Monday, December 6, 2010

Seitan laap

Asian meat recipes are ideally suited for veganization in that they are (1) usually composed of small pieces so they can be picked up with chopsticks; (2) highly flavoured, not relying on the taste of the meat alone; and (3) a fairly small proportion of a meal, generally speaking, in comparison with Western meals, which are traditionally little bits of vegetables constellated around a big slab of flesh. 

This is a Thai salad called laap, which, my sources tell me, means "good fortune."  Why am I making salad when it's -16C outside and just about the kind of weather where I'm getting cold if I don't wear socks to bed?  Well, because I didn't...quite...realize it was, in fact, a salad.  The recipe was so interesting I became fascinated by the process, and the picture in my sourcebook, which is a promising new cookbook I acquired just yesterday called The Food of Asia, doesn't give much away.  The Food of Asia is one of those cookbooks without an author (or rather, without a single author would be more apt) that I got on sale at Chapters, but it's so big I had to reorganize my recipe book cupboard to accommodate it, and so beautiful that I was turning pages for 45 minutes tonight before I finally decided what to make, thinking as I turned each page, "Oh, yes, this!  I'll make this one!  No, that one!"  I'm sure you know how it is.

What finally settled me on this particular recipe was a failure from yesterday, of these:

They don't necessarily look like failures, but what these are is seitan meatballs held together with urad flour, a la my dumplings of genius.  One day very soon my recipe for these is going to strike the vegan world like a planet, but yesterday wasn't that day.  They were too tough (okay, in my book that in itself is encouraging, since most vegan meatballs tend to be delicate) and rather tasteless.  Or, no, not ratherVery.  Unfortunately, I took a few to my sister Dianne's birthday party yesterday, and, surprisingly, several people tried them.  This has never happened before, with seitan.  Alas, that was one lost for the cause!  But I will win them back, I hope.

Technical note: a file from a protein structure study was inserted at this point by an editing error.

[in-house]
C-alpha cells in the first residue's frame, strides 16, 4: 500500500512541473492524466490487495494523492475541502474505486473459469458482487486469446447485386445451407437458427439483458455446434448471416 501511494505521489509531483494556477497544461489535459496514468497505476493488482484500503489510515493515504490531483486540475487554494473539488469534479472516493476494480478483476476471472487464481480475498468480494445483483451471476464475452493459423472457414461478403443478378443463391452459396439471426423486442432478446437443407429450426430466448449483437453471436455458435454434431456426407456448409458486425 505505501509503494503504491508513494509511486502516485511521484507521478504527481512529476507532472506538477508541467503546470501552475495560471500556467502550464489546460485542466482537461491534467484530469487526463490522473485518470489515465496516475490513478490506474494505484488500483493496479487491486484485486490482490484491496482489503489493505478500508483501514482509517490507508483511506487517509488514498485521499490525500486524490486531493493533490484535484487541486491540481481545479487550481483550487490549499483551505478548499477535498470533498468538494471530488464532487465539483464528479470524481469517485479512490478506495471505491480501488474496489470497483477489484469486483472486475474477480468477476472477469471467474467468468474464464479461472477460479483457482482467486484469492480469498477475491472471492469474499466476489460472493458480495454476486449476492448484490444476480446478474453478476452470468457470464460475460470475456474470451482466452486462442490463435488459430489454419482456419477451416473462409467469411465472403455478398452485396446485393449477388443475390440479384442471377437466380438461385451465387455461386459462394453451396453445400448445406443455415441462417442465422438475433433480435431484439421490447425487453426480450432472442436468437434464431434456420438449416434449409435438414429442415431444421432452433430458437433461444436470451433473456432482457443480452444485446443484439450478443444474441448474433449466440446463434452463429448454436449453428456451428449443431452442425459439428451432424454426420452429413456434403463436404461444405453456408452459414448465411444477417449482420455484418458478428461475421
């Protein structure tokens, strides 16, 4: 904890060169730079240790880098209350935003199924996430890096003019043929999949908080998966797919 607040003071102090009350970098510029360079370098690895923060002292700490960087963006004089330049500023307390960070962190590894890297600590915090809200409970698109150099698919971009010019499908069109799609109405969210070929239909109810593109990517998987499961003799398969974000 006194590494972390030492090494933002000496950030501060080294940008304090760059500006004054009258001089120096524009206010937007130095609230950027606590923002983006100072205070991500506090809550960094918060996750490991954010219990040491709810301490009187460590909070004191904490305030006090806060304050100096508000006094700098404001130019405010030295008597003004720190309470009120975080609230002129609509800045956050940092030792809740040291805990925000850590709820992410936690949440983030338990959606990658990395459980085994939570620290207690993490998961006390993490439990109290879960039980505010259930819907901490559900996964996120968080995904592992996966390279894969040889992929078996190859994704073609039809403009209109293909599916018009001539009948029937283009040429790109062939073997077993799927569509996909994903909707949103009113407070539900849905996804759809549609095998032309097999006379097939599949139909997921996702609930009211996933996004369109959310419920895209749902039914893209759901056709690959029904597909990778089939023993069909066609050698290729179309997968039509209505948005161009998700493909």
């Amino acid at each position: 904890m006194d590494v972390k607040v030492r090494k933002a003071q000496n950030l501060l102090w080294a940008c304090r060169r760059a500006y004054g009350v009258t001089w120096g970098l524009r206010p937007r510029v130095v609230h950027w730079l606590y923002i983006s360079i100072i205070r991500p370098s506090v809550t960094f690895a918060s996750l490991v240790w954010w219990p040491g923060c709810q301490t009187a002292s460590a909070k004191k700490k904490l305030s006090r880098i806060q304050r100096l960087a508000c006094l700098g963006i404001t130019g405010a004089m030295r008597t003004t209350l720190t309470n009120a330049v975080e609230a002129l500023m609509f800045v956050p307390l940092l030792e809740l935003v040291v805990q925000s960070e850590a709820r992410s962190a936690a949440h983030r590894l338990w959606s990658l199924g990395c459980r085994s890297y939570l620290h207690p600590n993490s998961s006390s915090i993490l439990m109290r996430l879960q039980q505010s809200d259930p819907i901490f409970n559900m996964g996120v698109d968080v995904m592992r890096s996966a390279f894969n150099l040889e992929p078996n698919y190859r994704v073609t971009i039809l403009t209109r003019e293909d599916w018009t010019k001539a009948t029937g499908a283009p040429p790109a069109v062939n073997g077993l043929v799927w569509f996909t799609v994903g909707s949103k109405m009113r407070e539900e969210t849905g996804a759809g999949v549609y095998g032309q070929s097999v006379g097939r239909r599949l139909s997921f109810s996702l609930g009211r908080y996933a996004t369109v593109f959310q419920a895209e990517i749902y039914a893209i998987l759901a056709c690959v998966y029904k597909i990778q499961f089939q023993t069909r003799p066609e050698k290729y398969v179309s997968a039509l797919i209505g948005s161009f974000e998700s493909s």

Little mise en place of what you add to the seitan in the pan
Anyway, on to today's more positive post, these things needed recycling, and how.  Here's the recipe:

Vegan laap
Serves 2
adapted from The Food of Asia

1 1/2 tsp jasmine rice
1 tbsp peanut or canola oil
5 oz ground seitan or reconstituted TVP
2 tbsp lime juice
1 1/2 tsp soy sauce + a tiny crumble of wakame (this is a substitute for fish sauce; if you don't have wakame, just use the soy sauce)
1 lemongrass stalk, white part only, finely sliced
1 oz shallots or red onions, finely sliced
2 kaffir lime leaves, shredded
3 spring onions, finely chopped
1/4 - 1/2 tsp red pepper powder


lettuce leaves
mint leaves
raw vegetables such as snake beans (yard long beans; surprisingly good raw--I didn't believe it until I tried them); cucumber slices, thin wedges of cabbage, sprouts, sliced tomatoes

Why yes, I believe that is a cat hair!

Fry the jasmine rice in the oil.  Do not skip this step and do not substitute; the taste of this is vital to the dish.  When the rice is brown, strain it over a small container to separate the oil, and let the rice cool.  When it's cool and relatively dry, grind it up in a mortar and pestle or small blender.  The smell of this had me swooning and won me over to this dish before I had gone any further.